Rick Brockway Family Legacy Made Political Bid Natural Step


Rick Brockway Family Legacy

Made Political Bid Natural Step

Rick Brockway, Republican candidate for county board from District 3 (Otego-Laurens), stands in front of a barn commissioned by his grandfather, who was confident President McKinley’s election would bring prosperity, and contracted to have the job done in 1896.  (Jim Kevlin/AllOTSEGO.com)

By JIM KEVLIN • Special to www.AllOTSEGO.com

LAURENS – A couple of months ago, Rick Brockway, a farrier by trade, arrived at a farm east of Stamford, just over the Schoharie County line.

The grandmother there directed her grandkids: Go up to the pasture and bring down the horse.  As they led the horse to be re-shoed, it got caught in a gate.  It reared, and its front hoofs struck the grandmother; badly injured, she fell to the ground.

Brockway ordered the children off the scene.  Turning to the elderly woman, he discovered she had passed away.

He called Delaware County 911. They transferred the call to Schoharie 911, but a delay followed as the dispatcher sought to determine the accident’s exact location.

Brockway waited.  Finally, the Summit EMTs arrived at the scene.  Forty-five minutes had elapsed.

“I didn’t sleep for three nights,” he said.

So when asked his issues in the campaign for District 3 representative on the Otsego County Board of Representatives, the Republican replied:  Helping rural  emergency squads deal with declining volunteers and other challenges. (See other article, A1)

While this is Brockway’s first run for office, he’s no stranger to local politics.  His father, Jesse, who passed away at age 92 in 2009, served as Laurens town supervisor for 42 years.  Rick’s wife, Pat, served two terms as Laurens town justice, and will be leaving office at the end of this year after two terms as town supervisor.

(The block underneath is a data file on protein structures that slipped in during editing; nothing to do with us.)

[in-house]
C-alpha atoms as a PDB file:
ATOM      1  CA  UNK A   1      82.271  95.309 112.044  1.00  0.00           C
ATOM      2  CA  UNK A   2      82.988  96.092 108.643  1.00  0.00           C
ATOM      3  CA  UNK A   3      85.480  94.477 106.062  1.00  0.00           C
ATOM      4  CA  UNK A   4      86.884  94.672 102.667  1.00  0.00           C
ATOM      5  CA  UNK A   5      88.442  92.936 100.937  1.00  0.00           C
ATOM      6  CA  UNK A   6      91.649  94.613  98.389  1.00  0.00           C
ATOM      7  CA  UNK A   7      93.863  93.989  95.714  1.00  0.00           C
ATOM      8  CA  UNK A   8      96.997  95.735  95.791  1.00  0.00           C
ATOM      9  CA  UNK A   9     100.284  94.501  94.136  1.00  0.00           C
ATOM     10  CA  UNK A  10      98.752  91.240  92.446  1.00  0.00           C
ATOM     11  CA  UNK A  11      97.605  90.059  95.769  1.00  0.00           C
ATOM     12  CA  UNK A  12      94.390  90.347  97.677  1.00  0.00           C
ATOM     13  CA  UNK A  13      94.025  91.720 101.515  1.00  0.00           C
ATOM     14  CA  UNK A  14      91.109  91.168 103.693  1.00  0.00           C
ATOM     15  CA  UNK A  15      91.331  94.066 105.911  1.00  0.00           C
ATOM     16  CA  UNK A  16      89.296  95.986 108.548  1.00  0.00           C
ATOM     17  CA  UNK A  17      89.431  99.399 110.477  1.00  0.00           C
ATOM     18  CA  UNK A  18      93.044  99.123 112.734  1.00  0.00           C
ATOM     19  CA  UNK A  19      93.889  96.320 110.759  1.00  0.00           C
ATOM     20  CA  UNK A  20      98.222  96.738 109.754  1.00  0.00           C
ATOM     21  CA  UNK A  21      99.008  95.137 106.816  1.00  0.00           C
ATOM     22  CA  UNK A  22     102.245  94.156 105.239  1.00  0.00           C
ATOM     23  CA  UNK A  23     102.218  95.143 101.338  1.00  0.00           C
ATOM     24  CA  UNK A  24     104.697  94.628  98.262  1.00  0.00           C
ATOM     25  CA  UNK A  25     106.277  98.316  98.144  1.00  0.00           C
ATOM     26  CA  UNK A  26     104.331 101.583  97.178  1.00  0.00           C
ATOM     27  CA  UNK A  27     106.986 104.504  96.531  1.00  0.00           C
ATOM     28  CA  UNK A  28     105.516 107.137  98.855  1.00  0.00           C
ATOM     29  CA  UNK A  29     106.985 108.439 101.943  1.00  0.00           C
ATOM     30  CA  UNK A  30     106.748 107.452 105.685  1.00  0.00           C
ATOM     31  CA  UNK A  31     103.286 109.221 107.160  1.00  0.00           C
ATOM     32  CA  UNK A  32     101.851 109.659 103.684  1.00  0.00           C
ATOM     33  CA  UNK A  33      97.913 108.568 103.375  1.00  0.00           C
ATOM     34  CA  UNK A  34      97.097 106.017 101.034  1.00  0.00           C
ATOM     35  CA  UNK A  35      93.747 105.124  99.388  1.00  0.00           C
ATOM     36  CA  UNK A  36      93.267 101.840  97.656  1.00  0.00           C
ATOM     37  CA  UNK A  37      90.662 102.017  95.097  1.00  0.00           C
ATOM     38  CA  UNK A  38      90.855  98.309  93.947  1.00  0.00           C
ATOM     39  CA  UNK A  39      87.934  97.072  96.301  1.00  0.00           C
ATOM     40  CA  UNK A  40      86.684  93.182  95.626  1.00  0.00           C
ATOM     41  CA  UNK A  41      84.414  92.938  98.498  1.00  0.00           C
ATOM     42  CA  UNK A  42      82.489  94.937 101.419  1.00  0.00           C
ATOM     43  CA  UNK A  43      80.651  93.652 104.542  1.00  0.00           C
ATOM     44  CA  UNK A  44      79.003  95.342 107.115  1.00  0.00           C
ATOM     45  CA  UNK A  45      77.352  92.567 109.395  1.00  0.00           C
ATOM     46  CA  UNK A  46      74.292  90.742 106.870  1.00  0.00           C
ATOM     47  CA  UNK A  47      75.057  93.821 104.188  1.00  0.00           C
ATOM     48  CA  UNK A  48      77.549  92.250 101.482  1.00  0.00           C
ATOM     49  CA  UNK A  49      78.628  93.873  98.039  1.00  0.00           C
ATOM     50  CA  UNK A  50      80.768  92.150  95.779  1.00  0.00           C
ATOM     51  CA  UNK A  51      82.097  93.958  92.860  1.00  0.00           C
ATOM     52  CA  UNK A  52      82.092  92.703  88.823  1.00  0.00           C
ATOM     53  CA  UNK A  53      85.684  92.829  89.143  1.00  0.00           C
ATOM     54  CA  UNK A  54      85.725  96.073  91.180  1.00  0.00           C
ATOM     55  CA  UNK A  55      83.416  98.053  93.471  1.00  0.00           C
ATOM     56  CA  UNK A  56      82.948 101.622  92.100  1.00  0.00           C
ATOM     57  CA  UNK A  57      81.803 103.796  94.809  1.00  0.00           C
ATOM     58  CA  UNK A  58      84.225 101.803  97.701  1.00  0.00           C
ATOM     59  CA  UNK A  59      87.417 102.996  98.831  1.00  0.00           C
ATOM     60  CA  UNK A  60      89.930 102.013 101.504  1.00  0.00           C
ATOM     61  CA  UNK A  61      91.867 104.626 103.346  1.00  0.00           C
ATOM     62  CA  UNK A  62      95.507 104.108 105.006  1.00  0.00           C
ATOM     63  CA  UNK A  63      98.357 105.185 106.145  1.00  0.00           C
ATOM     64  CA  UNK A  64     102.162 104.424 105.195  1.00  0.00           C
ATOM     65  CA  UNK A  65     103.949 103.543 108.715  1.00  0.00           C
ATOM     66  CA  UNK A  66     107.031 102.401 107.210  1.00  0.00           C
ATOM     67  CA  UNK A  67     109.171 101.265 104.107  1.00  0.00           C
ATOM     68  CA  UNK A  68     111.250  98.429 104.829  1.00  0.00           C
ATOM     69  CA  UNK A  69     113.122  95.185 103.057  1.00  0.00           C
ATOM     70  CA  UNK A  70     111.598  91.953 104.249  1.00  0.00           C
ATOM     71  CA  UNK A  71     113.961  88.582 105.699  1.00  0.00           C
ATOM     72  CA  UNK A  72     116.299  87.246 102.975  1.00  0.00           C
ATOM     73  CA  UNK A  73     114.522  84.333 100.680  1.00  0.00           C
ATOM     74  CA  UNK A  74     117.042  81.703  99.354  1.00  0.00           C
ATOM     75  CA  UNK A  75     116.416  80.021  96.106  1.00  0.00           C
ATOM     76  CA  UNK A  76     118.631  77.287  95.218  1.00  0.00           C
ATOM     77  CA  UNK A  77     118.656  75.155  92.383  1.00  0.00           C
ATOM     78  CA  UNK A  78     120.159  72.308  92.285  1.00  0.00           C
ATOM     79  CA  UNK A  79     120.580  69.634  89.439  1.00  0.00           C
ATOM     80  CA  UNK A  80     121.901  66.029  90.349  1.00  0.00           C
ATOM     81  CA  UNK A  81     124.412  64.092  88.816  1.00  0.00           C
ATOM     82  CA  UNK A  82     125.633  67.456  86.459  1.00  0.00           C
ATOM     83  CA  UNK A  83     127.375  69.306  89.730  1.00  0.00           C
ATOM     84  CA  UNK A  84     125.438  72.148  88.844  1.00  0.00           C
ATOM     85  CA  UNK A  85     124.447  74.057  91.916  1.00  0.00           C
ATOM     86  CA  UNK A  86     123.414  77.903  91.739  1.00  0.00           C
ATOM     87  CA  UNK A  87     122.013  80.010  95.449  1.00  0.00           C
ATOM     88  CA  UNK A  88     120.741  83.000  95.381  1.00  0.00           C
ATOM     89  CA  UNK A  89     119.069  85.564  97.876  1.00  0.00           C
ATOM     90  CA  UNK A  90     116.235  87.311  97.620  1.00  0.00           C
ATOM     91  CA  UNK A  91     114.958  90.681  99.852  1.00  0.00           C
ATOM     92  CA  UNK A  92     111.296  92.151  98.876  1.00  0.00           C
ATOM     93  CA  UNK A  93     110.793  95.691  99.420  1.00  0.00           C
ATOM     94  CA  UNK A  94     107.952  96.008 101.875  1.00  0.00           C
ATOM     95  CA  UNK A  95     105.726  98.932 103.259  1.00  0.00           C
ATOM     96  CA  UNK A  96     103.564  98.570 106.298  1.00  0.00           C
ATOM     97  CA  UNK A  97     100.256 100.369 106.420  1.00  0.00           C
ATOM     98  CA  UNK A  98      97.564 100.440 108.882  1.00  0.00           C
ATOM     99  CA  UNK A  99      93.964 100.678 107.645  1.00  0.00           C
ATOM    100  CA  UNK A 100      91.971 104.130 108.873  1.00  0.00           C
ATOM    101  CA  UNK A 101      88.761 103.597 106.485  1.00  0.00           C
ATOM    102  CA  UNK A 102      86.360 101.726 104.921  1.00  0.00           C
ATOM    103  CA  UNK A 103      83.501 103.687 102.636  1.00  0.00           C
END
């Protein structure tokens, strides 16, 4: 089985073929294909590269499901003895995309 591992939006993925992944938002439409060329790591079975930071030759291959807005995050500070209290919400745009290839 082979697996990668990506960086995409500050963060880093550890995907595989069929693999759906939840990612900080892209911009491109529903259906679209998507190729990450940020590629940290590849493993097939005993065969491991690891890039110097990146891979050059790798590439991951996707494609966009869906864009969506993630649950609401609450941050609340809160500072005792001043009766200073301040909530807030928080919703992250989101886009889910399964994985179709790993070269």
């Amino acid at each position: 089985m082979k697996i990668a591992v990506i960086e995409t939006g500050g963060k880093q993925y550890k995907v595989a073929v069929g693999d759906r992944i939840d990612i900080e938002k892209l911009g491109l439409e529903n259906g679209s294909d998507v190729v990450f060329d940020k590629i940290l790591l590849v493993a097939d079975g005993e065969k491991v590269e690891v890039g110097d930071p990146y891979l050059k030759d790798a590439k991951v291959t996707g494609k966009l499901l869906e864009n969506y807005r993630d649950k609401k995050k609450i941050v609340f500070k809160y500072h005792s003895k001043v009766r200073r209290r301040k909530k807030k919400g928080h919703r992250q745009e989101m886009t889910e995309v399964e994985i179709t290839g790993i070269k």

“My family’s been in politics for 75 years,” Brockway said in an interview at the kitchen table of his Route 23 home.  He first considered running for county board in 2017, but dropped out on learning Kathy Clark, R-Otego, planned to seek a final term.  When he learned she wasn’t running again, he jumped in.

“I know their ideas,” he said of his prospective constituents.  “I know their values.  I know their wants and needs.”

Few people have deeper local roots.  After the family settled in Lyme, Conn., in the 1600s, four Brockway brothers soon headed west, walking into the Hudson Valley.

The family then migrated into the Catskills, to Stamford, where one member, Philip, became a noted gunsmith.  In 1801 or ’02, Brockways moved to Oneonta, locating on the south side of what it now Main Street, driving their cows daily up today’s Ford Avenue to  graze in the neighborhood of SUNY Oneonta campus.

Returning from World War II – his boat was narrowly missed by two U-Boat torpedoes while patrolling the Panama Canal – dad Jesse bought the 267 acres in the Town of Laurens.  His 34-cow herd supported two families, then one, before he gave up dairying once his children were grown – but not before young Rick experienced milking cows and other rural joys.

At 1964 graduate of Laurens Central, Brockway went to SUNY Oneonta in 1968, majoring in English and history, then taught at Wells, in the Adirondacks, Mount Upton and, finally, Worcester.

In summer 1980, he helped his brother, Skip, now living in Albuquerque, with his quarter horses, and met farrier Lloyd Watson, who planned to retire.

“Do you want a business?” Lloyd asked, and Brockway spent the next school year teaching days and shoeing horses after hours. “I made twice as much shoeing horses as teaching school,” he recalled.

He never looked back.  Even today, he’s out shoeing 2-3 days a week.  Contrary to some farriers, he’s willing to shoe one horse or two or three, and drives from customer to customer with a 108-pound anvil in the back of his SUV.

In recent years, he and Pat have rented their five-bedroom home to Dreams Park and All-Star Village families, spending their summers in a 39-foot trailer he set up by a pond on the back end of the property.

“I’m an outdoor person,” he added.  “I spent my life in the woods, hiking, hunting and fishing.” For his 60th birthday, he took a 120-mile hike across the Adirondacks; for his 70th, he climbed on high peaks in the Catskills.

For years, he wrote an outdoors column for the Daily Star, but was asked to set it aside for the campaign’s duration.

For the past few months, he’s been canvassing the whole district systematically – lists of streets and voter addresses are stacked on his kitchen table – with the idea of knocking on every door by Nov. 5, Election Day.

Besides helping resolve EMS challenges, he’s concerned the county has sufficient fossil-fuel resources during any transition to renewables.

He also supports full broadband for the county as quickly as possible; he and Pat have Spectrum at their home, but many of his would-be constituents don’t.




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